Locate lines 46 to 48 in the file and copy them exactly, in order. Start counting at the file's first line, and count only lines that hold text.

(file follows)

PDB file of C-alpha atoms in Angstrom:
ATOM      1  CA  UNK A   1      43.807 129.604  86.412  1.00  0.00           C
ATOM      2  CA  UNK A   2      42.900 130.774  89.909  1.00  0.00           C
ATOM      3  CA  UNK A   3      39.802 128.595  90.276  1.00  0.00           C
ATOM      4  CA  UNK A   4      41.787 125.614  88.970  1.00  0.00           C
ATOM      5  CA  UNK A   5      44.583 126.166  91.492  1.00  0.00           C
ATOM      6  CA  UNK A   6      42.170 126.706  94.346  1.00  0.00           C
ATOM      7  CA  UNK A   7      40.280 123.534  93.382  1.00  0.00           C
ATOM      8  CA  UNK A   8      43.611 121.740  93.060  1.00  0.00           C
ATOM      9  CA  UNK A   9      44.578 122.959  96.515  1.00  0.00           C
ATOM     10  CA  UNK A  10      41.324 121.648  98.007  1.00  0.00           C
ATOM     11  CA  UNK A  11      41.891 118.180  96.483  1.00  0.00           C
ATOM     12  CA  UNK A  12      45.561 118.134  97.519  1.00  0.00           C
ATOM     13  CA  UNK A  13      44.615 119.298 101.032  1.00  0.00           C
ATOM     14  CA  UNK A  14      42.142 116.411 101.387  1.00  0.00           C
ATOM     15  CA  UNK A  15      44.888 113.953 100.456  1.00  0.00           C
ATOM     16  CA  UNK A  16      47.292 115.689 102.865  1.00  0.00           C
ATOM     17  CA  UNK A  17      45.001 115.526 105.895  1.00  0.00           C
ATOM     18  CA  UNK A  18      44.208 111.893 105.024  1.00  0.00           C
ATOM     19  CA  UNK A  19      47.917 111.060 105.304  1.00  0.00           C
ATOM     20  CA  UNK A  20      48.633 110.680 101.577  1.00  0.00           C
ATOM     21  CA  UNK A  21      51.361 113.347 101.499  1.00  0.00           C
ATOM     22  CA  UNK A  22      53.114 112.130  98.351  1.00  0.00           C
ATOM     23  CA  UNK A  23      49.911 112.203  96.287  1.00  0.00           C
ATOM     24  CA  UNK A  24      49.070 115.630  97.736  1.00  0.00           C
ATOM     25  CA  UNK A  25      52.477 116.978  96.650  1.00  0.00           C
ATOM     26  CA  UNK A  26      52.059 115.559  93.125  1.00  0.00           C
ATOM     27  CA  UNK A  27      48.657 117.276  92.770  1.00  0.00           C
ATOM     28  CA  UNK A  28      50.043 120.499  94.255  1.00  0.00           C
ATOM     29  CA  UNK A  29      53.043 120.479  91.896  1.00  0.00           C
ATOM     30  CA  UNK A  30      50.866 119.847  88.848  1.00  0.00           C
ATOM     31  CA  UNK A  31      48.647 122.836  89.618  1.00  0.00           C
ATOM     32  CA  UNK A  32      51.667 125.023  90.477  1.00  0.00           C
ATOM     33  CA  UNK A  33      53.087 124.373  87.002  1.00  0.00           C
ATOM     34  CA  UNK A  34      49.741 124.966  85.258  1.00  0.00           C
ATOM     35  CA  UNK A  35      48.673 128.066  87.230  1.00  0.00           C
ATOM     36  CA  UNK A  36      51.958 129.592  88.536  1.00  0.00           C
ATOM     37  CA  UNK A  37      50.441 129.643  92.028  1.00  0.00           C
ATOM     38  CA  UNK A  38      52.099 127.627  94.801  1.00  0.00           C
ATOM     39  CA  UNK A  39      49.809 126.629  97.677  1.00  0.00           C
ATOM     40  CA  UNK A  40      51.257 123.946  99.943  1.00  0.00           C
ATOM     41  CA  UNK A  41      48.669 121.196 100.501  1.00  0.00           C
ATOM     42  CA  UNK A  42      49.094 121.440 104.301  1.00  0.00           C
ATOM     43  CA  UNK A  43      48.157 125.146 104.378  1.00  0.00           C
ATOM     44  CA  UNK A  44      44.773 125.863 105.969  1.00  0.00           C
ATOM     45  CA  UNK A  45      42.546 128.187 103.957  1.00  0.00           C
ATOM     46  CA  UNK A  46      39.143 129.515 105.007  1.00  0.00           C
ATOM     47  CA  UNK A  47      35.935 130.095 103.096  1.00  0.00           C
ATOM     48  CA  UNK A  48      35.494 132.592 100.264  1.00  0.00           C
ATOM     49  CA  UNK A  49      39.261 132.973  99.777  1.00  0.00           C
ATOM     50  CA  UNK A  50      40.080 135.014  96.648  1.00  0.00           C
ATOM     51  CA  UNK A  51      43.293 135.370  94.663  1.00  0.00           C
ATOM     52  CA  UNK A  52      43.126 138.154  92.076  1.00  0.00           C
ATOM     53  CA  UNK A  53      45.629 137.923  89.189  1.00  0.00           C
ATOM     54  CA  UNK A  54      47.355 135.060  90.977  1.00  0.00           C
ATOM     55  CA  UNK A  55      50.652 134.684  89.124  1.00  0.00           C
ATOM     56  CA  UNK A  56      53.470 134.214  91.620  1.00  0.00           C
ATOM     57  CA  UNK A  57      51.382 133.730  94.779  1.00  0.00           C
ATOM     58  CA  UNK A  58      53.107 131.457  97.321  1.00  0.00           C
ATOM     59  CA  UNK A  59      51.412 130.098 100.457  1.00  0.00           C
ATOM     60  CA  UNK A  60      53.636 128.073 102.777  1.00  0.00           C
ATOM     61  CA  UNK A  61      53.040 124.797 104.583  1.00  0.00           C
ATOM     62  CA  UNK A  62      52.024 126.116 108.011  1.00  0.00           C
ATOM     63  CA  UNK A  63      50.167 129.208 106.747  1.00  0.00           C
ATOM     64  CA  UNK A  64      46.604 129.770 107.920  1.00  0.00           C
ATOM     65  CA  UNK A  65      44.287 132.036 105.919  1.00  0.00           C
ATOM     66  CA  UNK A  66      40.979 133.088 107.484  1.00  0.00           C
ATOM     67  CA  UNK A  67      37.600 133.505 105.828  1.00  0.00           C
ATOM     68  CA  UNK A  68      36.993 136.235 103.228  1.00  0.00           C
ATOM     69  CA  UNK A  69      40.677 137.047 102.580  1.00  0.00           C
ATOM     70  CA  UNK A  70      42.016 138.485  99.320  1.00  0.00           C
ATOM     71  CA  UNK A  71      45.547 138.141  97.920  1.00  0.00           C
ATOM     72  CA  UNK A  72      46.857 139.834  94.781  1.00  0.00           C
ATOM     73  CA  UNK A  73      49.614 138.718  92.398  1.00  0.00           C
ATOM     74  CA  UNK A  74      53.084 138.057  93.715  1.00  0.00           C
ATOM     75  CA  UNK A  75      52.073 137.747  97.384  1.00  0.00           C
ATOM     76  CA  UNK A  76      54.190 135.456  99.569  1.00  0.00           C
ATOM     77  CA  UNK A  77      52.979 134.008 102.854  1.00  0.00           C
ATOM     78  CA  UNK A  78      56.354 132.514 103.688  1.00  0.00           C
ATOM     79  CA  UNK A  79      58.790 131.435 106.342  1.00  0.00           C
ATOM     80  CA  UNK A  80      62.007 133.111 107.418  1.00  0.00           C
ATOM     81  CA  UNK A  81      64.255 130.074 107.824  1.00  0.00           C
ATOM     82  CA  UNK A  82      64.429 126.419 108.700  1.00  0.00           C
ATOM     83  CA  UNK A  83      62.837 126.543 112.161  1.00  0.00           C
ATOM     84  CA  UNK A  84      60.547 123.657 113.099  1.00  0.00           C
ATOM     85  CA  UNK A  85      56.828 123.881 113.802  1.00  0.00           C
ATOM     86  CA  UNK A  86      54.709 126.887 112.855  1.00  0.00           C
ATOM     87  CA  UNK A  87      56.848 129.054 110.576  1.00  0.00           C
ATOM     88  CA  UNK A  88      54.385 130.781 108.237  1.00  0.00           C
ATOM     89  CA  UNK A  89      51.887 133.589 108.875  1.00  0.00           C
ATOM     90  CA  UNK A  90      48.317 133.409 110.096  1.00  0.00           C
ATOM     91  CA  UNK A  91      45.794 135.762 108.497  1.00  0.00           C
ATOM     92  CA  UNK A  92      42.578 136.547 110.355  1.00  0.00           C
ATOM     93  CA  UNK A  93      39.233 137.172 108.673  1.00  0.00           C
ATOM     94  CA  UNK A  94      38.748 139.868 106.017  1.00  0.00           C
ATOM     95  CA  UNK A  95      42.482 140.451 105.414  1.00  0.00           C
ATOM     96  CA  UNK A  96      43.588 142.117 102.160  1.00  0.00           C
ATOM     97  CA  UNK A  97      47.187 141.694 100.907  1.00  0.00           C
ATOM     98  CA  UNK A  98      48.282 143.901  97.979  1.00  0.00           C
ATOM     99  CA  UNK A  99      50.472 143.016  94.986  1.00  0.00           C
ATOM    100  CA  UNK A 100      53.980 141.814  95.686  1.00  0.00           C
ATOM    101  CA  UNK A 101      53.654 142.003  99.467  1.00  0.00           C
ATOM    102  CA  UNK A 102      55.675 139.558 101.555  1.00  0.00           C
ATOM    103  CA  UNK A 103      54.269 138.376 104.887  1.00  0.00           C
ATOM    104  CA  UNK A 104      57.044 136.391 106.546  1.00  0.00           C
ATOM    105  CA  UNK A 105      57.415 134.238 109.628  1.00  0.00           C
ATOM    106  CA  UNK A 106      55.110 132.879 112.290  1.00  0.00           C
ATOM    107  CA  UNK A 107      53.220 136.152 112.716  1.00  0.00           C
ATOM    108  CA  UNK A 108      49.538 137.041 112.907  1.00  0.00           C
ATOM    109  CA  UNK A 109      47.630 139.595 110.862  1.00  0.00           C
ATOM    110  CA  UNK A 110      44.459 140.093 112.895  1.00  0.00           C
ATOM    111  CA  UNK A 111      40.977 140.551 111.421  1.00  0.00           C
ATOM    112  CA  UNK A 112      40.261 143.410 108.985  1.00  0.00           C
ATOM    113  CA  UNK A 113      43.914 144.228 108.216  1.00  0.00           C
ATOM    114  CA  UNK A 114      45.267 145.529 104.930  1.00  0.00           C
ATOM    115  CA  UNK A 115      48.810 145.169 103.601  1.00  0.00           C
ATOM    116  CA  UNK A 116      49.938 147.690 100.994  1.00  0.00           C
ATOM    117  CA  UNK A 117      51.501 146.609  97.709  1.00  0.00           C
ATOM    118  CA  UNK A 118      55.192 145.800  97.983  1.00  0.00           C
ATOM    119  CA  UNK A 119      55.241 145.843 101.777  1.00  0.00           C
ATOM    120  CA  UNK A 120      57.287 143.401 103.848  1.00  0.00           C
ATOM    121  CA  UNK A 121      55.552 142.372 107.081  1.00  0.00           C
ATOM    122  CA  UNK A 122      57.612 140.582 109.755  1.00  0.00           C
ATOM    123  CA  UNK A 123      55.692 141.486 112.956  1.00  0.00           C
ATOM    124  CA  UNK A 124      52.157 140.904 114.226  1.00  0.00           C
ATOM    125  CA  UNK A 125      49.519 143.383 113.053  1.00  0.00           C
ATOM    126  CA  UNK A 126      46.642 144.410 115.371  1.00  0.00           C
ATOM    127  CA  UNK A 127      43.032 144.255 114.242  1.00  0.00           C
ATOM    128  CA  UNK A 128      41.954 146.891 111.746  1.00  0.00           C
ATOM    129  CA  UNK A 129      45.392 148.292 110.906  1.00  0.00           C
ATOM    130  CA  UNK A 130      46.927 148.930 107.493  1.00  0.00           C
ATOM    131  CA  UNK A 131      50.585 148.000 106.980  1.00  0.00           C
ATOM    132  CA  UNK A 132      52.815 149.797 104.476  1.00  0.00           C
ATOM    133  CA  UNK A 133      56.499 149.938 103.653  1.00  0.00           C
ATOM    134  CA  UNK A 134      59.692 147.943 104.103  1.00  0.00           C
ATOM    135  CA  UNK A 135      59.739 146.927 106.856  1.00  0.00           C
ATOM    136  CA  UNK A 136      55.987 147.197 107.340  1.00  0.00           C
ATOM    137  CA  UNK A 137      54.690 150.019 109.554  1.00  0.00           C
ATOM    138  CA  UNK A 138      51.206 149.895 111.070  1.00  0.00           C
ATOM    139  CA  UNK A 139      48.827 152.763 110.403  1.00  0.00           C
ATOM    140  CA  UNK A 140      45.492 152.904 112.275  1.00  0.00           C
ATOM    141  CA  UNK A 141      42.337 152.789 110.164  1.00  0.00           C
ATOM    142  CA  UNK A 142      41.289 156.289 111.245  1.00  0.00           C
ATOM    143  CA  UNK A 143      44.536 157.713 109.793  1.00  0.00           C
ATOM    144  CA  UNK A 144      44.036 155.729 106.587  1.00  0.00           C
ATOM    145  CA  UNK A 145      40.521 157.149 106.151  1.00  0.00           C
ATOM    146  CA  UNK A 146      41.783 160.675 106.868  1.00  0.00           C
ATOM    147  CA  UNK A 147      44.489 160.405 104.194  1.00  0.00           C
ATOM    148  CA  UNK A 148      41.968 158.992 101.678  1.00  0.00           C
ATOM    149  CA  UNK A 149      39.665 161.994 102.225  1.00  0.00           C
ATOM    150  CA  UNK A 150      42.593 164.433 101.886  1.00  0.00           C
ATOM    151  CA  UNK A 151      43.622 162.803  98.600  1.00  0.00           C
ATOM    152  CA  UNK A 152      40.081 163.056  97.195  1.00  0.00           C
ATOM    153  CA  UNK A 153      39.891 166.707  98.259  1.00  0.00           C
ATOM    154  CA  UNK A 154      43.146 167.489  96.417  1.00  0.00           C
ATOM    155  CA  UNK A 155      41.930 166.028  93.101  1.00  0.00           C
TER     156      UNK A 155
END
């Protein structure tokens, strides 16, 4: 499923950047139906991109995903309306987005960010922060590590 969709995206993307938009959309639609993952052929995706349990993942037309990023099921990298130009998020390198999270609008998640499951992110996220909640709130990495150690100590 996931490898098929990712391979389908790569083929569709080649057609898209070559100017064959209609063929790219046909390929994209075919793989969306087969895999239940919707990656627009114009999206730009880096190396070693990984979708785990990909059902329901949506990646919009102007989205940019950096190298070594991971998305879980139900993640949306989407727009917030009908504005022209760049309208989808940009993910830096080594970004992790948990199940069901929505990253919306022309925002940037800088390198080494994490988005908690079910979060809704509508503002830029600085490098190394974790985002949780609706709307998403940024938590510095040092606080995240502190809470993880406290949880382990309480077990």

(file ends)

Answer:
ATOM     45  CA  UNK A  45      42.546 128.187 103.957  1.00  0.00           C
ATOM     46  CA  UNK A  46      39.143 129.515 105.007  1.00  0.00           C
ATOM     47  CA  UNK A  47      35.935 130.095 103.096  1.00  0.00           C